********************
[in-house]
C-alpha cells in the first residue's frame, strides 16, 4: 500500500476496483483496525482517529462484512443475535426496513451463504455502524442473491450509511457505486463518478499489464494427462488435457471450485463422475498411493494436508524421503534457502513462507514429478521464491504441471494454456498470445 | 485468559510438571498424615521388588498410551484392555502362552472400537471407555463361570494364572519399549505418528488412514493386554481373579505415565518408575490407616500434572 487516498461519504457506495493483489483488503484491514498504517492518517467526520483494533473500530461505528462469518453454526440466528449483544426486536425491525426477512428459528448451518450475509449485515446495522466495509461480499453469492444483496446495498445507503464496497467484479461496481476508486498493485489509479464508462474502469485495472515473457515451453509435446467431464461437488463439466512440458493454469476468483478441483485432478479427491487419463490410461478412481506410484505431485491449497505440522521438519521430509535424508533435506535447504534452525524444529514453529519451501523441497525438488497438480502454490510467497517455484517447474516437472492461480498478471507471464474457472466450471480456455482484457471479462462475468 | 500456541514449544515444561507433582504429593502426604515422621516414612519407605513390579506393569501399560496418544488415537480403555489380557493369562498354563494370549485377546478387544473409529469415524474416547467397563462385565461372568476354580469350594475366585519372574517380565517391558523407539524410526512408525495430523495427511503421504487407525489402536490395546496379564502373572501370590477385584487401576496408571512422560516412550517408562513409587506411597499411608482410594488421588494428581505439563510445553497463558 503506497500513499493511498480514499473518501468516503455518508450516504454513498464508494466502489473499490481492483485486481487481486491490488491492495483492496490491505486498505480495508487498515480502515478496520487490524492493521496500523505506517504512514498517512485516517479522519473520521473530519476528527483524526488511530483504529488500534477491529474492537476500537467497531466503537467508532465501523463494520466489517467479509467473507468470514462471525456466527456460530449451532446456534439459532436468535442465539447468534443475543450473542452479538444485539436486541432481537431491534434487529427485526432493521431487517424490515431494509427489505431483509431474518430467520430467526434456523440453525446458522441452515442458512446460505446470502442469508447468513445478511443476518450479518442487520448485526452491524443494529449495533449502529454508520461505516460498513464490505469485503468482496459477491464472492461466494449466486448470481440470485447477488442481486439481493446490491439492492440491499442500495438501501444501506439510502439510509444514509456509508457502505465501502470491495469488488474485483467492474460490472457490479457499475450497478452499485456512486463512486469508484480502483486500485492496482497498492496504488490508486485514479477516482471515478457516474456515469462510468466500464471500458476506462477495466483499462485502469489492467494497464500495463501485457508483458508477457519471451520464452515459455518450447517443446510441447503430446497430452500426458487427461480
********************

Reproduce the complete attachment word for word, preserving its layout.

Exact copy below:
[in-house]
C-alpha cells in the first residue's frame, strides 16, 4: 500500500476496483483496525482517529462484512443475535426496513451463504455502524442473491450509511457505486463518478499489464494427462488435457471450485463422475498411493494436508524421503534457502513462507514429478521464491504441471494454456498470445 | 485468559510438571498424615521388588498410551484392555502362552472400537471407555463361570494364572519399549505418528488412514493386554481373579505415565518408575490407616500434572 487516498461519504457506495493483489483488503484491514498504517492518517467526520483494533473500530461505528462469518453454526440466528449483544426486536425491525426477512428459528448451518450475509449485515446495522466495509461480499453469492444483496446495498445507503464496497467484479461496481476508486498493485489509479464508462474502469485495472515473457515451453509435446467431464461437488463439466512440458493454469476468483478441483485432478479427491487419463490410461478412481506410484505431485491449497505440522521438519521430509535424508533435506535447504534452525524444529514453529519451501523441497525438488497438480502454490510467497517455484517447474516437472492461480498478471507471464474457472466450471480456455482484457471479462462475468 | 500456541514449544515444561507433582504429593502426604515422621516414612519407605513390579506393569501399560496418544488415537480403555489380557493369562498354563494370549485377546478387544473409529469415524474416547467397563462385565461372568476354580469350594475366585519372574517380565517391558523407539524410526512408525495430523495427511503421504487407525489402536490395546496379564502373572501370590477385584487401576496408571512422560516412550517408562513409587506411597499411608482410594488421588494428581505439563510445553497463558 503506497500513499493511498480514499473518501468516503455518508450516504454513498464508494466502489473499490481492483485486481487481486491490488491492495483492496490491505486498505480495508487498515480502515478496520487490524492493521496500523505506517504512514498517512485516517479522519473520521473530519476528527483524526488511530483504529488500534477491529474492537476500537467497531466503537467508532465501523463494520466489517467479509467473507468470514462471525456466527456460530449451532446456534439459532436468535442465539447468534443475543450473542452479538444485539436486541432481537431491534434487529427485526432493521431487517424490515431494509427489505431483509431474518430467520430467526434456523440453525446458522441452515442458512446460505446470502442469508447468513445478511443476518450479518442487520448485526452491524443494529449495533449502529454508520461505516460498513464490505469485503468482496459477491464472492461466494449466486448470481440470485447477488442481486439481493446490491439492492440491499442500495438501501444501506439510502439510509444514509456509508457502505465501502470491495469488488474485483467492474460490472457490479457499475450497478452499485456512486463512486469508484480502483486500485492496482497498492496504488490508486485514479477516482471515478457516474456515469462510468466500464471500458476506462477495466483499462485502469489492467494497464500495463501485457508483458508477457519471451520464452515459455518450447517443446510441447503430446497430452500426458487427461480